In a securities filing this month, American Airlines said strong summer sales helped it generate a cash profit in May for the first time in more than a year. Delta Air Lines has said it expected leisure travel within the United States to be fully restored this month.
Several of the most popular destinations this summer are in Hawaii, according to Adobe. Other popular stops include Bozeman, Mont.; Nantucket, Mass.; Las Vegas; Richmond, Va.; and Orlando and Fort Myers in Florida.
Most analysts and airline executives expect that a full recovery will take years — airport traffic is still down about 20 percent from 2019 — but hotels are faring much better. Slightly more people booked hotel rooms in April and May than in the same months in 2019, according to the index, which is based on data from eight of the top 10 U.S. hotel chains.
People are also spending more on travel related goods. Luggage sales in May, for example, were up 9 percent from the same month in 2019, and sales of camping gear were up 130 percent.
The parent company of Soho House filed for an initial public offering on Monday, setting the stage for the operator of upscale members clubs to begin trading on the New York Stock Exchange.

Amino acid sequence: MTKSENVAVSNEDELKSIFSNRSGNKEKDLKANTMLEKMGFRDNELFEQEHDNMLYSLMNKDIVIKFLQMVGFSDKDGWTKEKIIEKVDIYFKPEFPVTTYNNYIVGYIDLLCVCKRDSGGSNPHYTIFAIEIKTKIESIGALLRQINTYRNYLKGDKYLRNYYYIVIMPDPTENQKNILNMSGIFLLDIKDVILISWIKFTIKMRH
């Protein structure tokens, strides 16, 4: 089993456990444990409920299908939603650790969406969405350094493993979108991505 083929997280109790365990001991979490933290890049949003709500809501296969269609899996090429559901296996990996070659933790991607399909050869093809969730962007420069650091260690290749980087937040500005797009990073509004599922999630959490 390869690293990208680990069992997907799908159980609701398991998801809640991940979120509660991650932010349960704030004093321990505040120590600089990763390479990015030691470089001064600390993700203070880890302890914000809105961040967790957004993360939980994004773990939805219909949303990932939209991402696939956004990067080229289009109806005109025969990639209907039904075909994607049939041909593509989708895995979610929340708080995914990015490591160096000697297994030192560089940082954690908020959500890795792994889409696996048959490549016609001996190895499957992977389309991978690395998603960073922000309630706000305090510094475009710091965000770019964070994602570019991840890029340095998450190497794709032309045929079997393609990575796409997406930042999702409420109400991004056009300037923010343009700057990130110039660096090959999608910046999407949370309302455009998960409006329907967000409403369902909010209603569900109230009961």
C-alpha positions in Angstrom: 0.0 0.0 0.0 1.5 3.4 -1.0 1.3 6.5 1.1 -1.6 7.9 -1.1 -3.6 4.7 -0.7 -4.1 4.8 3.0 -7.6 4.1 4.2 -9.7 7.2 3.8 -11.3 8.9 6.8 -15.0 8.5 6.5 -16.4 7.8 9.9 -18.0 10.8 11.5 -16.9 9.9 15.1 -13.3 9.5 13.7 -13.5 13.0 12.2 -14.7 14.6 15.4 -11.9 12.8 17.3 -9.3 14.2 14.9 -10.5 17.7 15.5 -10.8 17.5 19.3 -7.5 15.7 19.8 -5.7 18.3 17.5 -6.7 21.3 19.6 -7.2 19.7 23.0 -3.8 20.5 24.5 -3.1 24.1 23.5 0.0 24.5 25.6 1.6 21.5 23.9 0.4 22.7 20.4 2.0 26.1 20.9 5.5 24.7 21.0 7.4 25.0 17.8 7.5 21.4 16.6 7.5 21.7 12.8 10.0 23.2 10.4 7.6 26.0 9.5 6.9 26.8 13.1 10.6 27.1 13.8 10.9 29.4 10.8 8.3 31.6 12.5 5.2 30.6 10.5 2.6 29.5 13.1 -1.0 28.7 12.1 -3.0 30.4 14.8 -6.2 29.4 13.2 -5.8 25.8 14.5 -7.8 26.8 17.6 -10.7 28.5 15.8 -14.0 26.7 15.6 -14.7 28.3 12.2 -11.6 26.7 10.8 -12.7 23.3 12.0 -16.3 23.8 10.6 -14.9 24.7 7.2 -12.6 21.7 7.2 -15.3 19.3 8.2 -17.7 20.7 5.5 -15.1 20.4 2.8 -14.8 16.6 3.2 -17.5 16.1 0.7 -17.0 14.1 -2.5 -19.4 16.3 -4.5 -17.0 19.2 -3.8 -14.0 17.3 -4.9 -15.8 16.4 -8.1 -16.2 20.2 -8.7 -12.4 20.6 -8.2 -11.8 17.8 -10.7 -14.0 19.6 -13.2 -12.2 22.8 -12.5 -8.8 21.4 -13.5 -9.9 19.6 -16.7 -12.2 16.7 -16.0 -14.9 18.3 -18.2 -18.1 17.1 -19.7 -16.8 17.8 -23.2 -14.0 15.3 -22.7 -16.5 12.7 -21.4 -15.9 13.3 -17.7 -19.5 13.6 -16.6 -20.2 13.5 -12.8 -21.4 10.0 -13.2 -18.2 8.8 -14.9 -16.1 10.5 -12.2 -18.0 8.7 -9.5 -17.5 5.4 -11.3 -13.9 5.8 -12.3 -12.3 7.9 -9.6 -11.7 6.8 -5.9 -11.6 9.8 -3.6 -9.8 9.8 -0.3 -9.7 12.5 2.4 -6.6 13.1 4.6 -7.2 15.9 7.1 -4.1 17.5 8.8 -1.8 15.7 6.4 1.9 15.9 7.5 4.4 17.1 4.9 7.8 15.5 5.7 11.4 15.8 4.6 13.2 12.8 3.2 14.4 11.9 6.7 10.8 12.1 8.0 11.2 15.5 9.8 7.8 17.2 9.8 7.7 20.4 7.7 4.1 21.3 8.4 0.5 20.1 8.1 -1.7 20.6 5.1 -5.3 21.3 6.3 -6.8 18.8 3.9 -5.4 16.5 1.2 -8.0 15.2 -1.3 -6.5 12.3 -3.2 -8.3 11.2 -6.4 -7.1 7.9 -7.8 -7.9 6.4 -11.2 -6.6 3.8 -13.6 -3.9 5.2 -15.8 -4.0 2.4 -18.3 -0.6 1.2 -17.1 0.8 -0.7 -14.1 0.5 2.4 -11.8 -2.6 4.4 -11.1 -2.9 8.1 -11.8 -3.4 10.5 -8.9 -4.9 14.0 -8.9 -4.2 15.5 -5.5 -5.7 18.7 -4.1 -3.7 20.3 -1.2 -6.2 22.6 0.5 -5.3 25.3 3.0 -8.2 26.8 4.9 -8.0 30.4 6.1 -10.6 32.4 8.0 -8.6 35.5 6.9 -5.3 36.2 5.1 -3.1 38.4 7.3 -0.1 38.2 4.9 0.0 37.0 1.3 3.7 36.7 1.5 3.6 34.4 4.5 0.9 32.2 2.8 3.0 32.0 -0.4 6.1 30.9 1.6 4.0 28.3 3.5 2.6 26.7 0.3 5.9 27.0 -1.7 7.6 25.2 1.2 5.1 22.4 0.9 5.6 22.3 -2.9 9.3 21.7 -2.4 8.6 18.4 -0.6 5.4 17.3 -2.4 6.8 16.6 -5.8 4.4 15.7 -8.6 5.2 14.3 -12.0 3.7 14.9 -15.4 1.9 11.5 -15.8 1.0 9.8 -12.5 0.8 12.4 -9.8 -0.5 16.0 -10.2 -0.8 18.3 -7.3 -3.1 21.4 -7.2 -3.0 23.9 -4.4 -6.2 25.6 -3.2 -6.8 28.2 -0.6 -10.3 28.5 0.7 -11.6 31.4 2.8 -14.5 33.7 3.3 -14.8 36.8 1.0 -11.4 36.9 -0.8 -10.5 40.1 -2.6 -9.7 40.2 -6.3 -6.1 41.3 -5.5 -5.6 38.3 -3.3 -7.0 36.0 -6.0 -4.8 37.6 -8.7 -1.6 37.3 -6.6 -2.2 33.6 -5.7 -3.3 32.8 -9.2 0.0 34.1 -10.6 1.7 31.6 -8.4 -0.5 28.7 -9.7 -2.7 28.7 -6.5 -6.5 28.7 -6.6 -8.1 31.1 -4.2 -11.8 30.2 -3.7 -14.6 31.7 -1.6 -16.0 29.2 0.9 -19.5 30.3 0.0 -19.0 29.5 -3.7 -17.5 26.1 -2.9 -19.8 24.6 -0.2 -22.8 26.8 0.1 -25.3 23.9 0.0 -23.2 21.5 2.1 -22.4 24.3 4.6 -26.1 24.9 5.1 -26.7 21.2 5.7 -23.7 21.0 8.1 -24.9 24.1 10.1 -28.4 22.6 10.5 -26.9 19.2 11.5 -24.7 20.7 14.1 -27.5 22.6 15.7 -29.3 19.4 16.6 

The effort by the company, Membership Collective Group, will test investor appetite for an unusual business for the public markets: a members club built around exclusivity, even as it promises steady growth to prospective shareholders.
Founded 25 years ago as a modern update on traditional London gentlemen’s clubs, Soho House has become famous for its series of sleekly designed redoubts for young professionals, originally drawn largely from industries like the arts, fashion and media. The average annual fee for its main membership tier in the United States is about $3,400.
In its filing, Membership Collective disclosed a hit from pandemic lockdowns. It lost $235.3 million for its most recent fiscal year, nearly double what it lost the previous year. (The company has lost money for at least the past three years.)
Its membership revenue actually increased during that time — its retention rate was 92 percent, the company said — although in-person sales from restaurants, spas and other club services dropped 60 percent. Membership applications also rose during that time, and its waiting list is at 48,000.
Membership Collective now has more than 119,000 members across its properties, including its 28 mainstay Soho Houses in major cities around the world. The company has also expanded to other types of membership properties, including the Ned, a bigger club popular with London’s financial crowd, and the Scorpios Beach Club in Greece. The company hopes to open three to five new clubs each year.
More important to the company’s future is its branching out into newer businesses. Membership Collective said it had opened nine Soho Works co-working spaces since 2015, drawing more than 1,000 members.
And it has increasingly focused on digital offerings, including the planned rollout of a digital membership aimed at people in parts of Asia, Africa and South America, where the company has not yet opened a physical club. Its digital app also features a curated lineup of creative works by its members.